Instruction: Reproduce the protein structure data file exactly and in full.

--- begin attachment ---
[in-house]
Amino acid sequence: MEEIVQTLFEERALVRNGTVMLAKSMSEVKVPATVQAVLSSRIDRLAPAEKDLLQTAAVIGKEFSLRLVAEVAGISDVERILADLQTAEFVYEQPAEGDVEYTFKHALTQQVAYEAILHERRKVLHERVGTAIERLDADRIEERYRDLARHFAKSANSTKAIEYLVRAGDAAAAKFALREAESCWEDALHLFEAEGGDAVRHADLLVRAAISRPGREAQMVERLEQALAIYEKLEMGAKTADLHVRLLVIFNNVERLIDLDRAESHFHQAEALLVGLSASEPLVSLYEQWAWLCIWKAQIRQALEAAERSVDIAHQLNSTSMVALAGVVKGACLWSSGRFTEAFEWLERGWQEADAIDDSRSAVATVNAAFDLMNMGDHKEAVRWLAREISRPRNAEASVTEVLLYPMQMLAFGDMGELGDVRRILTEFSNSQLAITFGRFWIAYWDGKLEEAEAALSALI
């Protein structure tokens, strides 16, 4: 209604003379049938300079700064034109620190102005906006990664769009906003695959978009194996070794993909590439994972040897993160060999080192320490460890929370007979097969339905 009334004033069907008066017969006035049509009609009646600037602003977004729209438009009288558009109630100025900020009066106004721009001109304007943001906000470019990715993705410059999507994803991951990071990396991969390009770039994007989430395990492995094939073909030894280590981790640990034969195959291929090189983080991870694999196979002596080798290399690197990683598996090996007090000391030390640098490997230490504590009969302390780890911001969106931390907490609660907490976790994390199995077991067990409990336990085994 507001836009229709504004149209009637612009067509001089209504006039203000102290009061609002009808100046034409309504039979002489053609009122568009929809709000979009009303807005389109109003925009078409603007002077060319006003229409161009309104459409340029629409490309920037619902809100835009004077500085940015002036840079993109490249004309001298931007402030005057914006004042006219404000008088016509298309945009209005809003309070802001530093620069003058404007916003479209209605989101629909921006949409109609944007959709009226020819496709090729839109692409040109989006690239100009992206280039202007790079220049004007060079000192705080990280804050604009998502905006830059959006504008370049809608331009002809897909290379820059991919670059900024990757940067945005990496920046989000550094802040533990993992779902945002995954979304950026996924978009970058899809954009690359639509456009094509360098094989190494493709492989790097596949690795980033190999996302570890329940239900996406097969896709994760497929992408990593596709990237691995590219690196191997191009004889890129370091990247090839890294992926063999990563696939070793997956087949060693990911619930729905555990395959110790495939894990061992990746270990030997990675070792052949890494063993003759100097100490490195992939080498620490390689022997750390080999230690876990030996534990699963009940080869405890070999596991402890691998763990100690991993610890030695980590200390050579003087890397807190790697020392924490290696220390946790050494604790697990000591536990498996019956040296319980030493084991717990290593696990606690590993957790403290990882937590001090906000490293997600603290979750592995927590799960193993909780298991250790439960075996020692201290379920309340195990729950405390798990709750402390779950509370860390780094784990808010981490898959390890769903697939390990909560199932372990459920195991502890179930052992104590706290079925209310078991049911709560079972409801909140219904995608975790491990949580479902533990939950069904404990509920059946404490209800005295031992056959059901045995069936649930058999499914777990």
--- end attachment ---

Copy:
[in-house]
Amino acid sequence: MEEIVQTLFEERALVRNGTVMLAKSMSEVKVPATVQAVLSSRIDRLAPAEKDLLQTAAVIGKEFSLRLVAEVAGISDVERILADLQTAEFVYEQPAEGDVEYTFKHALTQQVAYEAILHERRKVLHERVGTAIERLDADRIEERYRDLARHFAKSANSTKAIEYLVRAGDAAAAKFALREAESCWEDALHLFEAEGGDAVRHADLLVRAAISRPGREAQMVERLEQALAIYEKLEMGAKTADLHVRLLVIFNNVERLIDLDRAESHFHQAEALLVGLSASEPLVSLYEQWAWLCIWKAQIRQALEAAERSVDIAHQLNSTSMVALAGVVKGACLWSSGRFTEAFEWLERGWQEADAIDDSRSAVATVNAAFDLMNMGDHKEAVRWLAREISRPRNAEASVTEVLLYPMQMLAFGDMGELGDVRRILTEFSNSQLAITFGRFWIAYWDGKLEEAEAALSALI
């Protein structure tokens, strides 16, 4: 209604003379049938300079700064034109620190102005906006990664769009906003695959978009194996070794993909590439994972040897993160060999080192320490460890929370007979097969339905 009334004033069907008066017969006035049509009609009646600037602003977004729209438009009288558009109630100025900020009066106004721009001109304007943001906000470019990715993705410059999507994803991951990071990396991969390009770039994007989430395990492995094939073909030894280590981790640990034969195959291929090189983080991870694999196979002596080798290399690197990683598996090996007090000391030390640098490997230490504590009969302390780890911001969106931390907490609660907490976790994390199995077991067990409990336990085994 507001836009229709504004149209009637612009067509001089209504006039203000102290009061609002009808100046034409309504039979002489053609009122568009929809709000979009009303807005389109109003925009078409603007002077060319006003229409161009309104459409340029629409490309920037619902809100835009004077500085940015002036840079993109490249004309001298931007402030005057914006004042006219404000008088016509298309945009209005809003309070802001530093620069003058404007916003479209209605989101629909921006949409109609944007959709009226020819496709090729839109692409040109989006690239100009992206280039202007790079220049004007060079000192705080990280804050604009998502905006830059959006504008370049809608331009002809897909290379820059991919670059900024990757940067945005990496920046989000550094802040533990993992779902945002995954979304950026996924978009970058899809954009690359639509456009094509360098094989190494493709492989790097596949690795980033190999996302570890329940239900996406097969896709994760497929992408990593596709990237691995590219690196191997191009004889890129370091990247090839890294992926063999990563696939070793997956087949060693990911619930729905555990395959110790495939894990061992990746270990030997990675070792052949890494063993003759100097100490490195992939080498620490390689022997750390080999230690876990030996534990699963009940080869405890070999596991402890691998763990100690991993610890030695980590200390050579003087890397807190790697020392924490290696220390946790050494604790697990000591536990498996019956040296319980030493084991717990290593696990606690590993957790403290990882937590001090906000490293997600603290979750592995927590799960193993909780298991250790439960075996020692201290379920309340195990729950405390798990709750402390779950509370860390780094784990808010981490898959390890769903697939390990909560199932372990459920195991502890179930052992104590706290079925209310078991049911709560079972409801909140219904995608975790491990949580479902533990939950069904404990509920059946404490209800005295031992056959059901045995069936649930058999499914777990």